Google and Jigsaw launch Perspective, to rate your toxic comments

By : |February 24, 2017 0

Hate speech, swearing, harassment is all too common for any platform that has a ‘comments’ sections. Instead of holding the platform for a rational debate, many end up creating it a dump of trash.

Many companies have taken initiatives like Microsoft provides service to report online abuse or Twitter’s mute function to fight the online abuse. Now, Google is launching a new AI-based way to manage online discussions.

Google and Alphabet subsidiary Jigsaw launched a new tool called ‘Perspective‘, a machine learning tool that rates the ‘toxic’ comments.

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CIOL Google and Jigsaw launches Perspective, to rate your toxic commentsJigsaw President Jared Cohen, wrote in a blog post, “This problem doesn’t just impact online readers. News organisations want to encourage engagement and discussion around their content but find that sorting through millions of comments to find those that are trolling or abusive takes a lot of money, labour, and time. As a result, many sites have shut down comments altogether. But they tell us that isn’t the solution they want. We think technology can help.”

With Perspective, developers can determine what is virtually toxic. The software applies a score to comments based on a scale that has been established by digging million of comments and categorised as “toxic” by humans reviewers. The demo version of the new API website has been made public, so you can type your comments there and see the toxic rate. (Spoiler alert, you’ll never get 0 percent toxic rate)

Developers can flag comments, let moderators take it from there, or show commenters themselves if their comments are considered toxic.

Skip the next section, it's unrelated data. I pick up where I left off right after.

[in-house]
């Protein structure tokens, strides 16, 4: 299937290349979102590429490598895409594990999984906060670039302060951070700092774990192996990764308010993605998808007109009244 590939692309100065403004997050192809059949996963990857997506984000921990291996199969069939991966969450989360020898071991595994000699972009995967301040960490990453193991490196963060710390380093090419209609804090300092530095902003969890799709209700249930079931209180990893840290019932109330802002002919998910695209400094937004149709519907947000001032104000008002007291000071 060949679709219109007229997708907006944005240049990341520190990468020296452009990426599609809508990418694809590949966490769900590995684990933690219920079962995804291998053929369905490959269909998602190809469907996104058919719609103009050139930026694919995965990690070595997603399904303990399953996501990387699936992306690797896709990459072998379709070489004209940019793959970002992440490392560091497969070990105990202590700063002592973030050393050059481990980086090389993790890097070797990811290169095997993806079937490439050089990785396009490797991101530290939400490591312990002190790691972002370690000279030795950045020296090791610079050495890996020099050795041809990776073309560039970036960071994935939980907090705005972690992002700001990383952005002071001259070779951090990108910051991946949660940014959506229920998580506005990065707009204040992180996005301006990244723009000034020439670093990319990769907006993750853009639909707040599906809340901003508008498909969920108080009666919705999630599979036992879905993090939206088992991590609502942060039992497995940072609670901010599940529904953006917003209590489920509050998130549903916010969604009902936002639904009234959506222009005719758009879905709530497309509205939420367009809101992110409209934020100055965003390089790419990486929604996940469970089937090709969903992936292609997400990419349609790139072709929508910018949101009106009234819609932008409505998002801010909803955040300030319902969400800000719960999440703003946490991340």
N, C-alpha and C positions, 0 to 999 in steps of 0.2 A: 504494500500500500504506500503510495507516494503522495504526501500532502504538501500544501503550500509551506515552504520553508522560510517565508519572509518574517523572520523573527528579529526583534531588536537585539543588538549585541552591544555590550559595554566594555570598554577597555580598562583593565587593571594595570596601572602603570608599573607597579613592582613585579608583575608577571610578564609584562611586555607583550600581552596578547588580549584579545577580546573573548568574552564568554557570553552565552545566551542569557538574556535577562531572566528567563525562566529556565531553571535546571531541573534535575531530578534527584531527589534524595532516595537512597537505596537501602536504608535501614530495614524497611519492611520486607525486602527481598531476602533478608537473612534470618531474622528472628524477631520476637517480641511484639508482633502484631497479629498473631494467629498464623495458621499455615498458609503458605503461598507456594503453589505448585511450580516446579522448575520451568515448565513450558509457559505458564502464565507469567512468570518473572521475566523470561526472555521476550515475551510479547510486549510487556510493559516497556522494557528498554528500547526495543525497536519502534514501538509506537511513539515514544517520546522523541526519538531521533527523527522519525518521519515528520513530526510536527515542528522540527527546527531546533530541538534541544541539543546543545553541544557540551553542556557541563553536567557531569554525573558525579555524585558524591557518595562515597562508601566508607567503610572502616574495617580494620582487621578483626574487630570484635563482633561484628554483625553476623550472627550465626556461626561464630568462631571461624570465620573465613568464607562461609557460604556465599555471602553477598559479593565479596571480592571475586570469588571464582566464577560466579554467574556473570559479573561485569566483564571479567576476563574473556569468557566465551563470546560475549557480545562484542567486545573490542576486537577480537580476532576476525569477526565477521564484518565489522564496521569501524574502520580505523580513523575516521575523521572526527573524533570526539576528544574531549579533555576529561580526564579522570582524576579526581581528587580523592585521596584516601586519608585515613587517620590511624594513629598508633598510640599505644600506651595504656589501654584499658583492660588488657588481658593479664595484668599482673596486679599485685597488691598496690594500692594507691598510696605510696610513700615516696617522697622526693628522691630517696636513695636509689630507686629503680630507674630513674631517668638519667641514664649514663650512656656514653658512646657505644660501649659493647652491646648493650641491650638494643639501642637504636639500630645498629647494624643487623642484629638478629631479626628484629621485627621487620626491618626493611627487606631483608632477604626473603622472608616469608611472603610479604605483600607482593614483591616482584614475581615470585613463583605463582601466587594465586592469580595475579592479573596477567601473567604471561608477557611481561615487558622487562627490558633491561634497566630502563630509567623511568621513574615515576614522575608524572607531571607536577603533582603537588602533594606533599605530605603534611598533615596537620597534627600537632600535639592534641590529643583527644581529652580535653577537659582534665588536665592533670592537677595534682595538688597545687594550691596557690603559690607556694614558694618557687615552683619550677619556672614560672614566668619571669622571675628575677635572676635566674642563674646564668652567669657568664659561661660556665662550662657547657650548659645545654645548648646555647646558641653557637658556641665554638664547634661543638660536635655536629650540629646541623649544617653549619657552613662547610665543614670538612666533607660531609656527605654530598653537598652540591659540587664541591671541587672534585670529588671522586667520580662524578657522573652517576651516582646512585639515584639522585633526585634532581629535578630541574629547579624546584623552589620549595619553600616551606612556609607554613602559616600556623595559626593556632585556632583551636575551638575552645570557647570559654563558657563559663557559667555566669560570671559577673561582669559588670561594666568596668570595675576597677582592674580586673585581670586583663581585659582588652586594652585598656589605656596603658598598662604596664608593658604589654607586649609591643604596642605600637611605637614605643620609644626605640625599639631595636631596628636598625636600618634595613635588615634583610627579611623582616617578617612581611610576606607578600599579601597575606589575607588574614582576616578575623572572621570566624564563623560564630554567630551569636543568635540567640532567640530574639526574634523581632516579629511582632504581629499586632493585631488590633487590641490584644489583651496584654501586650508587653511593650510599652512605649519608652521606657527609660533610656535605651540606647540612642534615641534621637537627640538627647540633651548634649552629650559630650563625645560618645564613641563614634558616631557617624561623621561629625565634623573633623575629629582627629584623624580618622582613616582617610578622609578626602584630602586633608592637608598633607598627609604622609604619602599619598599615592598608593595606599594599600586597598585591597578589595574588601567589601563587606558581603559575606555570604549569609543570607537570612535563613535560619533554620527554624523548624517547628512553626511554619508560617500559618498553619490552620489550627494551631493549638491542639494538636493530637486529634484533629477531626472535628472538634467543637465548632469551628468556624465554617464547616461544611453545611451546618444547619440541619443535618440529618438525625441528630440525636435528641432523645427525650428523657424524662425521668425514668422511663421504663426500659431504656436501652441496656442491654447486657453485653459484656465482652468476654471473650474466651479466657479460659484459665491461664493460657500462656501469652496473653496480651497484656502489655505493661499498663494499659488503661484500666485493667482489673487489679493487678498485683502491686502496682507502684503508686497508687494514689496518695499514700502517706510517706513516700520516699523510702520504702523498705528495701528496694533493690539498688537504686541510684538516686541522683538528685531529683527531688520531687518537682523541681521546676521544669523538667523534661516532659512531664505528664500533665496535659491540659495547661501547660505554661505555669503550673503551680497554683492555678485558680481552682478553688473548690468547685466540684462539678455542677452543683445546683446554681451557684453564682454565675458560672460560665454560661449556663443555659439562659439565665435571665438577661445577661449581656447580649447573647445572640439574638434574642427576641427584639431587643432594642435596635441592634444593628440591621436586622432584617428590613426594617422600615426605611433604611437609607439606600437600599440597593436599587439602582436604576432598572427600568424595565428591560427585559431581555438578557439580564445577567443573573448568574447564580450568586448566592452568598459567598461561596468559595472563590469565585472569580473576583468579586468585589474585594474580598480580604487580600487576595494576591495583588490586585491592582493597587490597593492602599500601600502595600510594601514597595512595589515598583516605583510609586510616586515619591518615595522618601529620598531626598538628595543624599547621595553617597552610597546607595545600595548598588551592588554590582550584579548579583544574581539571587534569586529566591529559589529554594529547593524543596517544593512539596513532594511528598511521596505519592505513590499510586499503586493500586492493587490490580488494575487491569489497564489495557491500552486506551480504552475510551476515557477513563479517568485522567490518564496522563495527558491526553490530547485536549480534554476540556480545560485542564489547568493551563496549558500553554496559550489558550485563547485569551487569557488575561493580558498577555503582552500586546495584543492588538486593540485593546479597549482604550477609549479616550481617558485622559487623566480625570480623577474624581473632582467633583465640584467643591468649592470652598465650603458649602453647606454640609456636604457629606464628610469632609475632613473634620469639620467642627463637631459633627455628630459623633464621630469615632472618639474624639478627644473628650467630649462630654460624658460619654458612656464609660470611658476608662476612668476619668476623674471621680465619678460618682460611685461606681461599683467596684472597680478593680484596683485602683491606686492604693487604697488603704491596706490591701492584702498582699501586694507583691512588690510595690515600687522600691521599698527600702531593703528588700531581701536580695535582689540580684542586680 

“Because of harassment, many people give up on sharing their thoughts online or end up only talking to people who already agree with them,” Jigsaw product manager CJ Adams said in a statement.

The report also says that 72 percent of American internet users have witnessed harassment online and nearly half have personally experienced it. Almost a third self-censor what they post online for fear of retribution. According to the same report, online harassment has affected the lives of roughly 140 million people in the U.S.

Recently, Amazon-owned IMDb closed its comments section after years of fighting toxicity. However, the same IMDb board is back on Reddit.

“To tackle the biggest and most important problems we face, we need better ways to have conversations at scale,” Lucas Dixon, Jigsaw chief research scientist, said in a statement.

The latest initiative by Google is already in a testing phase with publishers like The New York Times, The Guardian, and the Economist and they are also planning to use it to keep the comment sections a place where “everyone can have intelligent debates, according to a Wired report.

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